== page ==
Domestic Violence

Victims of domestic violence frequently feel helpless and taking action against a domestic abuser can seem like a huge step especially when it maybe someone who they continue to love or is a parent of their child or even continue to live together.

Please do not think that you are alone and suffer in silence. Victims of domestic violence are protected under the Domestic Violence, Crime and Victims Act 2004 (DVCVA). There are a number of Court Orders which can protect domestic violence victims from further abuse and intimidation, including:

  • Non-molestation order - this is aimed at preventing the abuser from using any threatening violence against you or your child or from intimidating, harassing or pestering you. This helps promote your safety and well-being both for you and your child.
  • Occupation order - this regulates who can live at the family home and can also restrict the abuser from entering the surrounding area. If you do not feel safe continuing to live with your partner or if you have left home due to violence but wish to return and exclude the abuser this order should be sought. If a court order is granted, any breach of the order by an abuser may result in the abuser being filed or even imprisoned by the Court.

Sital can also advise on:

  • Domestic violence on children
  • Domestic violence in same sex couples

What is domestic violence?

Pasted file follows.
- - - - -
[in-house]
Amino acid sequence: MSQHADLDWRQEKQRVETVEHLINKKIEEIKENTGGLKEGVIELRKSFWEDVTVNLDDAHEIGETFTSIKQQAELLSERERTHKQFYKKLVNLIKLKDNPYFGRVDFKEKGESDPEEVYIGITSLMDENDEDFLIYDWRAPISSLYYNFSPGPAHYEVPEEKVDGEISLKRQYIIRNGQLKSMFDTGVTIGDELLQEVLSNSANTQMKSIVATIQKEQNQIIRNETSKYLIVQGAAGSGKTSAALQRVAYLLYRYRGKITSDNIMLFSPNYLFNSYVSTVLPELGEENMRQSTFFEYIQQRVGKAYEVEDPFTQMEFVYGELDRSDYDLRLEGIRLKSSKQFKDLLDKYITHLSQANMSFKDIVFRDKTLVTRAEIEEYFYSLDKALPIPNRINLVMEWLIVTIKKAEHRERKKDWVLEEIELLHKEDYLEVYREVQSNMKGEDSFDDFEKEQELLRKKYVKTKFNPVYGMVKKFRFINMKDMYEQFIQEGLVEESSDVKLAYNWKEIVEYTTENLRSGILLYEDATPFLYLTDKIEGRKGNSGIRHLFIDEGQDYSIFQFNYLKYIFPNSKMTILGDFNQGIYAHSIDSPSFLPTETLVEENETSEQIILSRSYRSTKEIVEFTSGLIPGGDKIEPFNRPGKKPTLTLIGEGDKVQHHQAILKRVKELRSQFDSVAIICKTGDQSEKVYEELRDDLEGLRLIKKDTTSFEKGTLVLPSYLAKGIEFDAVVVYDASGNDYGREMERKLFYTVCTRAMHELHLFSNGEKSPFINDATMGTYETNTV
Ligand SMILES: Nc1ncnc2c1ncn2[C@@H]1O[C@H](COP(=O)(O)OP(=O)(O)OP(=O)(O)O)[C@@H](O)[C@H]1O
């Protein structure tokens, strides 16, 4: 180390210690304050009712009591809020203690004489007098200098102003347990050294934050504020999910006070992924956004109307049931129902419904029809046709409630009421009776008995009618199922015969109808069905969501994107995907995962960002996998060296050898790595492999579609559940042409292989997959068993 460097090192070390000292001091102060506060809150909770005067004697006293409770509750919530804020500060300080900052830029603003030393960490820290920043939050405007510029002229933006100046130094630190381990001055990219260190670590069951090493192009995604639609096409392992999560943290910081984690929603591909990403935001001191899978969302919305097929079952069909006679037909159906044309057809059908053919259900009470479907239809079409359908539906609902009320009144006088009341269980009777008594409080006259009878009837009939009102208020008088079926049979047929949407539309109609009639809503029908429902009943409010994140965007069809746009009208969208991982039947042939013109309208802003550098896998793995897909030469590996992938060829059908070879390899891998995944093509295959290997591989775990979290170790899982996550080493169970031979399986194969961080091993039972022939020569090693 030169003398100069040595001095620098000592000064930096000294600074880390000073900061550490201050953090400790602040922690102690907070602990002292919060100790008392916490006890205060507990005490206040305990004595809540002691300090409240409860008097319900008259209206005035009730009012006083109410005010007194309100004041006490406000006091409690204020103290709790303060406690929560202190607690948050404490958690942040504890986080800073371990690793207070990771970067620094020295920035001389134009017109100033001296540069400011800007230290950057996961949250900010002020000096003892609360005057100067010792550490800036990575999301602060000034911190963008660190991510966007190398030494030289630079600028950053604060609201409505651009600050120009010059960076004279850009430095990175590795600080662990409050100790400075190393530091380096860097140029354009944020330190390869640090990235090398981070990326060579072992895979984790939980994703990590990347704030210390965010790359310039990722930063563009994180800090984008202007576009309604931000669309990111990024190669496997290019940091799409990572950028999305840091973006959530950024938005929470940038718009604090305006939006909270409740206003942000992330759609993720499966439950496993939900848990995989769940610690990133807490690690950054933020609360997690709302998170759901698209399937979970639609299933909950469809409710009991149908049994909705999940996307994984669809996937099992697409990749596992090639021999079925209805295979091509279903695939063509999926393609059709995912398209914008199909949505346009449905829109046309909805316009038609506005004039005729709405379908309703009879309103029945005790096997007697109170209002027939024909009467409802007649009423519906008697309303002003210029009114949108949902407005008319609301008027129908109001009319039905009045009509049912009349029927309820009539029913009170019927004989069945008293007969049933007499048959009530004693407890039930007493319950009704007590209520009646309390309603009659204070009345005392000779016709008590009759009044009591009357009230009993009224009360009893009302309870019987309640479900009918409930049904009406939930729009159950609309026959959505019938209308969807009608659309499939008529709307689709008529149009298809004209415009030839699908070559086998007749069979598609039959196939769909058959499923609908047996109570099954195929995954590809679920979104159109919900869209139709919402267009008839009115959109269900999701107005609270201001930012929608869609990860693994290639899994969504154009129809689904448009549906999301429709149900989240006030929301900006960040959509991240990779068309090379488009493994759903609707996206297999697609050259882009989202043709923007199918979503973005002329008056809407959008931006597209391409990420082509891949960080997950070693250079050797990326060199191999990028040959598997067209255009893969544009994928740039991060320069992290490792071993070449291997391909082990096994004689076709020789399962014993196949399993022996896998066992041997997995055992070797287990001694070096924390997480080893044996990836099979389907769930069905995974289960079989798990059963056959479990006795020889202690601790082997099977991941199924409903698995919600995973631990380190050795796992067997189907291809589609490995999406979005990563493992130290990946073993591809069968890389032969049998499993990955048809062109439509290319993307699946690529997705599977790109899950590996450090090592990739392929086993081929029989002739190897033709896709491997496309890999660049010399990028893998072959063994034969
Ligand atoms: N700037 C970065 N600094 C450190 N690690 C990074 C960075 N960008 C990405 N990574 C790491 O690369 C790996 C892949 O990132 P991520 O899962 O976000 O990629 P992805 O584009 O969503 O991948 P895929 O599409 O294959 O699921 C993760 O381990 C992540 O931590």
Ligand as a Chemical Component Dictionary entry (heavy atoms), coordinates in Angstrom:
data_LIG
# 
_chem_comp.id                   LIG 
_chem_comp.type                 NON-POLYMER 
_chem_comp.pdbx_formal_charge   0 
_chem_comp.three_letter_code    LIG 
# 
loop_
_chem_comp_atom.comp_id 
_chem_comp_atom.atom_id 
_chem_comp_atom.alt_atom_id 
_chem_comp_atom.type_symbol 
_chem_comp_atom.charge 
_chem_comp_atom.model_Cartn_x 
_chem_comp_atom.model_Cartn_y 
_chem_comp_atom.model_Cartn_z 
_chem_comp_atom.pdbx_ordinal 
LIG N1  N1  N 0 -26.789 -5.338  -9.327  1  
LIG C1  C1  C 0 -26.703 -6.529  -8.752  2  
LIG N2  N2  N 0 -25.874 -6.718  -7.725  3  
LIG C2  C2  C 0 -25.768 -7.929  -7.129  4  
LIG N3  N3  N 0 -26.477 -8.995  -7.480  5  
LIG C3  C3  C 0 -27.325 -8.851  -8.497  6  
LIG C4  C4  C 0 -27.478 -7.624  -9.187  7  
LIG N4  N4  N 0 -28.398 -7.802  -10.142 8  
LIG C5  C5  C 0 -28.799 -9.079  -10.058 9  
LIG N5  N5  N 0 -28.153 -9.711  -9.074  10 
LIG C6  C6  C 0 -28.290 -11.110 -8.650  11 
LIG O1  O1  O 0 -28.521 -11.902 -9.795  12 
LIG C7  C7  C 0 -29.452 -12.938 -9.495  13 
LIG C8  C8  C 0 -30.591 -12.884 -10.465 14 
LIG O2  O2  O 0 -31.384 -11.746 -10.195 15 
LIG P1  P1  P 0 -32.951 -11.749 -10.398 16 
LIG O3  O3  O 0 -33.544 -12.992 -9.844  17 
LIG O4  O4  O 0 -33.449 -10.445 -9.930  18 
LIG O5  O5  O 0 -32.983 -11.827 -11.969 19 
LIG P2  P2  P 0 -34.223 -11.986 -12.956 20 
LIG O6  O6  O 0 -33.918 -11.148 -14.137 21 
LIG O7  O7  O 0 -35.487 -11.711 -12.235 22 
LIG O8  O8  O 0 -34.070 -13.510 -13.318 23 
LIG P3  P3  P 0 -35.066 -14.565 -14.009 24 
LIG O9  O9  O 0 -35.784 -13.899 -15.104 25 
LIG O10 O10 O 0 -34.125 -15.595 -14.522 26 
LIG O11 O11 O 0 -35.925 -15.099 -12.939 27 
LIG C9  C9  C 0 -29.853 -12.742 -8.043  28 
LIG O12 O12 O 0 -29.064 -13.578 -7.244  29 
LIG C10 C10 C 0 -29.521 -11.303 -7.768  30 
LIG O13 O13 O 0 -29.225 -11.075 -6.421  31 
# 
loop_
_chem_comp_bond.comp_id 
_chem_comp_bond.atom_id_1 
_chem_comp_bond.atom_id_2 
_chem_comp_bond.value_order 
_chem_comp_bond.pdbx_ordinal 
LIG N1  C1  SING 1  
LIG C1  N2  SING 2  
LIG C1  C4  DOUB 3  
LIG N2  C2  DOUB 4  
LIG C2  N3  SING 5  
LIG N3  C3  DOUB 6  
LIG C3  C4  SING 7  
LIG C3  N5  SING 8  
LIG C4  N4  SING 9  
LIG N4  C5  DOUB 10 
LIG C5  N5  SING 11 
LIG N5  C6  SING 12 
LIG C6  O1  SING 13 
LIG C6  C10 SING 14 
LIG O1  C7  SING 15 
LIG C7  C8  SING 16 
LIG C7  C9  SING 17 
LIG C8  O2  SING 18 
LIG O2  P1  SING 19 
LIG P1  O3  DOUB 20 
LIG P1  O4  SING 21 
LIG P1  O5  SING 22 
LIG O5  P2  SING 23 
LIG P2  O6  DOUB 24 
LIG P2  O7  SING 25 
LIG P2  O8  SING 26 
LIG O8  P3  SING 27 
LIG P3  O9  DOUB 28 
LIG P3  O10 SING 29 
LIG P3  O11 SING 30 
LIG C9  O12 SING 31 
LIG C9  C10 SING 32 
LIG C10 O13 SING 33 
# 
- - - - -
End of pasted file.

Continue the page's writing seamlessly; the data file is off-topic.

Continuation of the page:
Domestic violence can occur in relationships in which people live in the same household or share an intimate relationship, including:

  • Domestic violence in heterosexual or same sex/LGBTQ couples
  • Abuse between girlfriends and boyfriends who do not live together
  • Harassment by former partners
  • Abusive relationships between parents and children
  • Abuse against elderly family members
  • Abuse between flatmates/lodgers
  • Female genital mutilation/forced marriage

Domestic violence may also include different types of behaviour which is intended to threaten and intimidate or cause harm to the other party, including:

  • Controlling and coercive behaviour
  • Criminal damage to property
  • Emotional abuse
  • Financial abuse
  • Harassment and intimidation
  • Physical abuse/injury
  • Psychological abuse
  • Sexual abuse
  • Stalking
  • Verbal abuse

Domestic violence may involve one or more of the above and it is important to take legal advice on tackling domestic abuse before the situation escalates.

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